Following the result of the recent Senate election last Sunday, Cambodia is an inch closer to becoming the absolute authoritarian state. When it holds a general election in July, that status will almost certainly be achieved since the ruling Cambodia People’s Party (CPP) of Prime Minister Hun Sen has already done everything it can to bury its rival party in a political killing field.
While the United States’ aid cut and the European Union’s sanction threats may not help reverse the tide for now, they can serve as reminders to the Hun Sen regime that further harsher economic actions can follow.
Meanwhile, the US, the EU and other foreign governments with influence in the country, including Japan and Australia, should also try to engage more through dialogue with the regime.
On Tuesday, the White House announced that it would suspend aid that supports Cambodia’s military, taxation department and local authorities in its effort to persuade the Hun Sen government to release jailed opposition leader Kem Sokha and restore his opposition party, the Cambodia National Rescue Party (CNRP).
The United States’ threat to selectively cut aid to Cambodia might be seen as a symbolic move which may not stop Thailand’s neighbour from descending into a dark age of totalitarian rule. But it does send a strong message to the Hun Sen government that harsher economic consequences could come if his administration refuses to change course. It also reminds the international community that more needs to be done to restore democracy in the country.
Following the US’s announcement of its aid cut, Cambodian’s government representatives remained defiant.
Government spokesman Phay Siphan unashamedly called it a sanction on “the people who love democracy”. On the contrary, the Hun Sun government has made every effort to bury democracy in its own country.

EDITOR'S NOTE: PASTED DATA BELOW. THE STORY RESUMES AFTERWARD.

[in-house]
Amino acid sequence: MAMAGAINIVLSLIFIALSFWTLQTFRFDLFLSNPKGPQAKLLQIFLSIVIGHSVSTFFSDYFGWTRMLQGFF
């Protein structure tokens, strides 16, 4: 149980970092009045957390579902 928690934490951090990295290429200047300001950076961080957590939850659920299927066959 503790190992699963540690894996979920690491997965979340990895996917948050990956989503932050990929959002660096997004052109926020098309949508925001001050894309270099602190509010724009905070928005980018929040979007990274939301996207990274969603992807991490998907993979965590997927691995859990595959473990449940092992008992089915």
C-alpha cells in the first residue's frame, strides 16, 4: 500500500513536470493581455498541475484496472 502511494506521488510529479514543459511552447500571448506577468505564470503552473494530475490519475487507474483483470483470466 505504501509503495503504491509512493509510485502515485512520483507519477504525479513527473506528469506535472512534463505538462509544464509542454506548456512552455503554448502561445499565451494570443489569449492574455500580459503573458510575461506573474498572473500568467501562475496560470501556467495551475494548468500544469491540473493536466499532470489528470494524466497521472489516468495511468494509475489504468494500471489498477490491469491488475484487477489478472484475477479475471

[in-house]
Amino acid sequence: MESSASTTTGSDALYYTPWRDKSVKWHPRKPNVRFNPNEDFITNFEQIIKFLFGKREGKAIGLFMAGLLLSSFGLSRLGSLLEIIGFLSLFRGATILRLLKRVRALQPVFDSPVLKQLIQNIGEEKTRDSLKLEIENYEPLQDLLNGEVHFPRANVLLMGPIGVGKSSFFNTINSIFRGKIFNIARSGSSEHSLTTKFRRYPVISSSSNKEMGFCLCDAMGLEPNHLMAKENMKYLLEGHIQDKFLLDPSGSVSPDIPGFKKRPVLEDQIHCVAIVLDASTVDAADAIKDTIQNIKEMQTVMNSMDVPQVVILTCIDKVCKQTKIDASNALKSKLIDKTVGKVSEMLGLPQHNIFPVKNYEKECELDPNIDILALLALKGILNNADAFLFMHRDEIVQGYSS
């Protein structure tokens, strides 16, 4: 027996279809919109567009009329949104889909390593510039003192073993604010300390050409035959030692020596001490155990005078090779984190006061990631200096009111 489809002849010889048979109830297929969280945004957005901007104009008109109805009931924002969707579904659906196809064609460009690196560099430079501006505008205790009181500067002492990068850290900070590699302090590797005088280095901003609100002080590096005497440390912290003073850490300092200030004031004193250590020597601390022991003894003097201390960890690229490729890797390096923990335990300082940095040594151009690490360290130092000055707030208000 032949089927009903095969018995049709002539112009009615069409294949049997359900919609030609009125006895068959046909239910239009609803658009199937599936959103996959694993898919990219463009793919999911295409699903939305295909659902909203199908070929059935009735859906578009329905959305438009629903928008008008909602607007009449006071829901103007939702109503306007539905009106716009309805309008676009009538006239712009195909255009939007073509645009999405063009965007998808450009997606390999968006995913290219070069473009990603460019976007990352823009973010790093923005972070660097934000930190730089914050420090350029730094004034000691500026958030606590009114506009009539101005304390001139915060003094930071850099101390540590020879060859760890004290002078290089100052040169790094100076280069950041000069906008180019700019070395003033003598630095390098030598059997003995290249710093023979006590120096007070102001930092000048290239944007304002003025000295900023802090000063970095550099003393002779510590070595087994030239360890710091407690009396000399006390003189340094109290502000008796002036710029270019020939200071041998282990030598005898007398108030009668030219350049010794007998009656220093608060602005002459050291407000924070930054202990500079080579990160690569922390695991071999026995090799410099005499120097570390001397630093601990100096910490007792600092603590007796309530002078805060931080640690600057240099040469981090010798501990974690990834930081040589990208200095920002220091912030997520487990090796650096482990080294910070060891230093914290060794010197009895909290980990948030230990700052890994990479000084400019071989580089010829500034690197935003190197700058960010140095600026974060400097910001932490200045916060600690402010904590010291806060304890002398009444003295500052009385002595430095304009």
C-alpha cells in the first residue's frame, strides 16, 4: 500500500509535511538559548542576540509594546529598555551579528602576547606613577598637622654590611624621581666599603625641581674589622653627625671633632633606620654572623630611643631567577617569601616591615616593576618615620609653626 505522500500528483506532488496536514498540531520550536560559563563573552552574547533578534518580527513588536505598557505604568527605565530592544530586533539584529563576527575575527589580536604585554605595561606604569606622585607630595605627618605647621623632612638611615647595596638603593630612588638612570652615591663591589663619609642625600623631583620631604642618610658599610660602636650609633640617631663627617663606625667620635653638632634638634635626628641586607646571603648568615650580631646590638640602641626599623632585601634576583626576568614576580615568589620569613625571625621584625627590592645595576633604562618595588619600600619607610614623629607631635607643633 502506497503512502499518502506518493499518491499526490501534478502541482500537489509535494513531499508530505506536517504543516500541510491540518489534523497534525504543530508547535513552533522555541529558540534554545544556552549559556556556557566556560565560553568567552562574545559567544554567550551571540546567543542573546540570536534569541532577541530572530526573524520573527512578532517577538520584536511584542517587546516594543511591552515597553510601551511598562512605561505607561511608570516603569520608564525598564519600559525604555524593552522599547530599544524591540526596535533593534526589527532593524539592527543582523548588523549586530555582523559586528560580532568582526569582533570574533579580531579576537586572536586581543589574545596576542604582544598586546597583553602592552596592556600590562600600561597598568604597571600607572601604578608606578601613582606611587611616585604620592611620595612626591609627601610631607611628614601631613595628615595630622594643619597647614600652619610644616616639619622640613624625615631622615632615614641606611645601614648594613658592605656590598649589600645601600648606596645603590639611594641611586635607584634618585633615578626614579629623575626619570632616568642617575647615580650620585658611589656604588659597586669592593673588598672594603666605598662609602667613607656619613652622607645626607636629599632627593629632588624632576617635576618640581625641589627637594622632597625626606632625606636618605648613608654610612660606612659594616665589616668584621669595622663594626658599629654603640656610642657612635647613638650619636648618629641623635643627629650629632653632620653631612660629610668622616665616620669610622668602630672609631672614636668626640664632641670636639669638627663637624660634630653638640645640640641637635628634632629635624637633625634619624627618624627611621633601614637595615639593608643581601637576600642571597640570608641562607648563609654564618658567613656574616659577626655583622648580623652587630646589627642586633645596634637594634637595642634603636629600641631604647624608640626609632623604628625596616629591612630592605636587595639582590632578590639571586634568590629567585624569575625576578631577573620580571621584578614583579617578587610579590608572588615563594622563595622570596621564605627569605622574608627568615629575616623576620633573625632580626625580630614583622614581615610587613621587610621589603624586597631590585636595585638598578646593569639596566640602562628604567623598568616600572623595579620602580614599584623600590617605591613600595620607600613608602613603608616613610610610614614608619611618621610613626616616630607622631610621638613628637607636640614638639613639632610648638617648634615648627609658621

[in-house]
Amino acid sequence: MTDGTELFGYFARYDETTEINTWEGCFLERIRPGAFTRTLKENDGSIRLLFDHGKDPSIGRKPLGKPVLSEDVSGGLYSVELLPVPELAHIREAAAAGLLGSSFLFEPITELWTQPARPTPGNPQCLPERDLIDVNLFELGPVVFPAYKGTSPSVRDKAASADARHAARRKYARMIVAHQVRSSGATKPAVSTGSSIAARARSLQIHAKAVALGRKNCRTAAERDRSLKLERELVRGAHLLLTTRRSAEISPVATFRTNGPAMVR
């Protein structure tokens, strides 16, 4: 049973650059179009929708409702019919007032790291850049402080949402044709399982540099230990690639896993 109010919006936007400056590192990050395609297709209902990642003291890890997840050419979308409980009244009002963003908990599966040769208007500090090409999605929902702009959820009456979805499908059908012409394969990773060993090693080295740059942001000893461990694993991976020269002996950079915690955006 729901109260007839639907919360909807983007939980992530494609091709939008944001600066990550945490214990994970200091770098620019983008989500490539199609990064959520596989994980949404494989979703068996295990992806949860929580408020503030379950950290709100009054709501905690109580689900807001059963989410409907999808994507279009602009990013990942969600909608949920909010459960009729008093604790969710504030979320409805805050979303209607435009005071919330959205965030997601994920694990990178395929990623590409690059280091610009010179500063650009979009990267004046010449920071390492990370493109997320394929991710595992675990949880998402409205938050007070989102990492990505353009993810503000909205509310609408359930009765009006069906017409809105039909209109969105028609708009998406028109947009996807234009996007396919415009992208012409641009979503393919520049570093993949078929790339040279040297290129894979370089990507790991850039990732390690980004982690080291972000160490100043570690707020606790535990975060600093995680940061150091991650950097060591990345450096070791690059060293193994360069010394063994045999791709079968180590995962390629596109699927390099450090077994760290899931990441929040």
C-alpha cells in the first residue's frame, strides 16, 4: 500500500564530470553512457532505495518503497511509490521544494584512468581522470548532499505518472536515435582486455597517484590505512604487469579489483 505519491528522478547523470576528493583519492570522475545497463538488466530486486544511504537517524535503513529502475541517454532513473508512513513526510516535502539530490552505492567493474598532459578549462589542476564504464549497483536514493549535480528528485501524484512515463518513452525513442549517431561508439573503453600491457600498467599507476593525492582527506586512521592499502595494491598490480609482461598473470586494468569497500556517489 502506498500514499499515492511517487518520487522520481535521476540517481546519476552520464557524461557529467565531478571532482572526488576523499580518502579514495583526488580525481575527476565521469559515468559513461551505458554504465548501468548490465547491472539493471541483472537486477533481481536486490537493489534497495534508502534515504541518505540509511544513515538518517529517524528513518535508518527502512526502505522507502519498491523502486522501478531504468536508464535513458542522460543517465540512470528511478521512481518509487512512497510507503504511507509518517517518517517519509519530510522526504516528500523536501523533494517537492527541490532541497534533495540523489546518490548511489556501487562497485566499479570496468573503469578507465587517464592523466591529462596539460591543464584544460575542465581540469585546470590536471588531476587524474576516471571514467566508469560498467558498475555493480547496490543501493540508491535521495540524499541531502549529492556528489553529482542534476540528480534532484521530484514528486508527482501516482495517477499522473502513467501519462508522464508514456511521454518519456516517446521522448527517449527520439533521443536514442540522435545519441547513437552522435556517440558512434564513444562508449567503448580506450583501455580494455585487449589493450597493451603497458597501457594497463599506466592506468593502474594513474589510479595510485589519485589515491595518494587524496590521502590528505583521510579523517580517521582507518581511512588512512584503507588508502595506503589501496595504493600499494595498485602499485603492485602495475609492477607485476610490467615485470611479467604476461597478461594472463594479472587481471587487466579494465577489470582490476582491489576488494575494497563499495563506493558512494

The worst came last year with the dissolution of the CNRP by the Supreme Court at a request of the government. It was made possible by a legislative attack in which CPP MPs last year passed contentious amendments of the law on political parties, making it possible for parties to be dissolved if their leaders are criminally convicted. Then, the CNRP’s leader, Khem Sokha, was arrested and jailed merely over a remark at an event.
After the dissolution, all the MP seats of the CNRP have been redistributed to small parties who are the allies of the CPP. Without the opposition party, whose popularity had grown in recent years, the ruling party of Hun Sen will likely secure victory in the election this July.
The CPP’s latest winning in the Senate election is a result of the CNRP dissolution. Cambodian senators are elected indirectly by local councillors. But the CNRP’s councillors were stripped of their seats following the disbanding of their party. And the seats were distributed to the CPP and the small parties.
As if that is not bad enough, Hun Sen has tried to consolidate his grip on power through appointments of his family members to senior posts.
On Friday, his eldest son was appointed to joint chief of staff of Cambodia’s armed forces. In January, his son-in-law became deputy national police chief, while his youngest son was promoted to the rank of colonel in his father’s bodyguard unit a month earlier.
Hun Sen’s crackdown on his political rivals, with support from the judicial branch, has put his country on the verge of becoming a one-party state like China or its neighbours, Laos and Vietnam.
As Cambodia has developed closer relations with China, one of its largest economic partners, the Cambodian prime minister may believe that Western aid is no longer necessary for his country. But he should not be too complacent over the country’s dependence on military assistance and investment from China.
True, trade between Cambodia and China has increased significantly over the past several years, with direct foreign investment from China reaching US$ 5.1 billion in 2016.
While China is the largest donor in the country, 60% of Cambodia exports go the West. If both the US and the EU impose trade sanctions on the Southeast Asian nation, other countries are likely to follow suit and Cambodia will get hurt.
Before going down that road, the US, the EU and other foreign governments need to explore possibilities to enter into dialogue with the Hun Sen regime.
A series of onslaughts on the opposition party has paved the way for Hun Sen to achieve his vow to rule for another decade. Cambodia’s transition to a one-party state will not only be the final nail in the coffin of the country’s democracy, it will also pose a threat to the development of, or return to, democracy in the region, which has been waning, particularly since the coup in Thailand.